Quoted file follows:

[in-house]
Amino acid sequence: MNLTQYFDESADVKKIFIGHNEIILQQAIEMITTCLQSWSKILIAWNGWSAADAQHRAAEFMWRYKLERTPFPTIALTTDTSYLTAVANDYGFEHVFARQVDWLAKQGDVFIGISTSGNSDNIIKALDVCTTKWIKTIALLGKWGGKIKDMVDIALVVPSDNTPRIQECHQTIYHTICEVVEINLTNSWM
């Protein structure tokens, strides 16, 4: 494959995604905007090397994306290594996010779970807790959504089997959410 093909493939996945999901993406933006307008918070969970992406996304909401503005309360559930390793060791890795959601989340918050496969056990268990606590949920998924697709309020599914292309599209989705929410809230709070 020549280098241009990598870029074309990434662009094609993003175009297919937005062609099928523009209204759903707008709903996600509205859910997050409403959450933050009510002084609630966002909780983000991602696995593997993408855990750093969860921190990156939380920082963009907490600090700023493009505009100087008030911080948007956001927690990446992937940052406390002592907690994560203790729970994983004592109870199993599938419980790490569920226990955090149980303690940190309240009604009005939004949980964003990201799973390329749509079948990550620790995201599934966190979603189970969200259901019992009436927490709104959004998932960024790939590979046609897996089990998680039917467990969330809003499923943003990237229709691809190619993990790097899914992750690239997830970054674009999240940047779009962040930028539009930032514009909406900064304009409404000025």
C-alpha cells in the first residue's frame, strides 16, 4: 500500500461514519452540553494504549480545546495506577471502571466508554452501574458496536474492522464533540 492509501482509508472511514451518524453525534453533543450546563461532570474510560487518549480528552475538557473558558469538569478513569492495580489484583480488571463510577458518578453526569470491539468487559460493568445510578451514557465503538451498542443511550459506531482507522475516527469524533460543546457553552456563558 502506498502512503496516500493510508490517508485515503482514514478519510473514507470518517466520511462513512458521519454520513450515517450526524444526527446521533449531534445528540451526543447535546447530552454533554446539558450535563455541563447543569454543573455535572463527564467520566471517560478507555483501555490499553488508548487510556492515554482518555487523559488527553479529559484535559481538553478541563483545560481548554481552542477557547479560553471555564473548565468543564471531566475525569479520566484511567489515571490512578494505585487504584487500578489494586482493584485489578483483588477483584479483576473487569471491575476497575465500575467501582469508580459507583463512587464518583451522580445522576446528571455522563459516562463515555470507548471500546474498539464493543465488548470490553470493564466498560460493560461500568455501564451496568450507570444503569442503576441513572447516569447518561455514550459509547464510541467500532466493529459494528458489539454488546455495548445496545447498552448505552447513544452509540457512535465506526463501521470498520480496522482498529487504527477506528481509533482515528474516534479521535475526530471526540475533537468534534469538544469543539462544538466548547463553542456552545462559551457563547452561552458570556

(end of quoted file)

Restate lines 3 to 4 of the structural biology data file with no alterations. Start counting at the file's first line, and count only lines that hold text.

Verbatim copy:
């Protein structure tokens, strides 16, 4: 494959995604905007090397994306290594996010779970807790959504089997959410 093909493939996945999901993406933006307008918070969970992406996304909401503005309360559930390793060791890795959601989340918050496969056990268990606590949920998924697709309020599914292309599209989705929410809230709070 020549280098241009990598870029074309990434662009094609993003175009297919937005062609099928523009209204759903707008709903996600509205859910997050409403959450933050009510002084609630966002909780983000991602696995593997993408855990750093969860921190990156939380920082963009907490600090700023493009505009100087008030911080948007956001927690990446992937940052406390002592907690994560203790729970994983004592109870199993599938419980790490569920226990955090149980303690940190309240009604009005939004949980964003990201799973390329749509079948990550620790995201599934966190979603189970969200259901019992009436927490709104959004998932960024790939590979046609897996089990998680039917467990969330809003499923943003990237229709691809190619993990790097899914992750690239997830970054674009999240940047779009962040930028539009930032514009909406900064304009409404000025």
C-alpha cells in the first residue's frame, strides 16, 4: 500500500461514519452540553494504549480545546495506577471502571466508554452501574458496536474492522464533540 492509501482509508472511514451518524453525534453533543450546563461532570474510560487518549480528552475538557473558558469538569478513569492495580489484583480488571463510577458518578453526569470491539468487559460493568445510578451514557465503538451498542443511550459506531482507522475516527469524533460543546457553552456563558 502506498502512503496516500493510508490517508485515503482514514478519510473514507470518517466520511462513512458521519454520513450515517450526524444526527446521533449531534445528540451526543447535546447530552454533554446539558450535563455541563447543569454543573455535572463527564467520566471517560478507555483501555490499553488508548487510556492515554482518555487523559488527553479529559484535559481538553478541563483545560481548554481552542477557547479560553471555564473548565468543564471531566475525569479520566484511567489515571490512578494505585487504584487500578489494586482493584485489578483483588477483584479483576473487569471491575476497575465500575467501582469508580459507583463512587464518583451522580445522576446528571455522563459516562463515555470507548471500546474498539464493543465488548470490553470493564466498560460493560461500568455501564451496568450507570444503569442503576441513572447516569447518561455514550459509547464510541467500532466493529459494528458489539454488546455495548445496545447498552448505552447513544452509540457512535465506526463501521470498520480496522482498529487504527477506528481509533482515528474516534479521535475526530471526540475533537468534534469538544469543539462544538466548547463553542456552545462559551457563547452561552458570556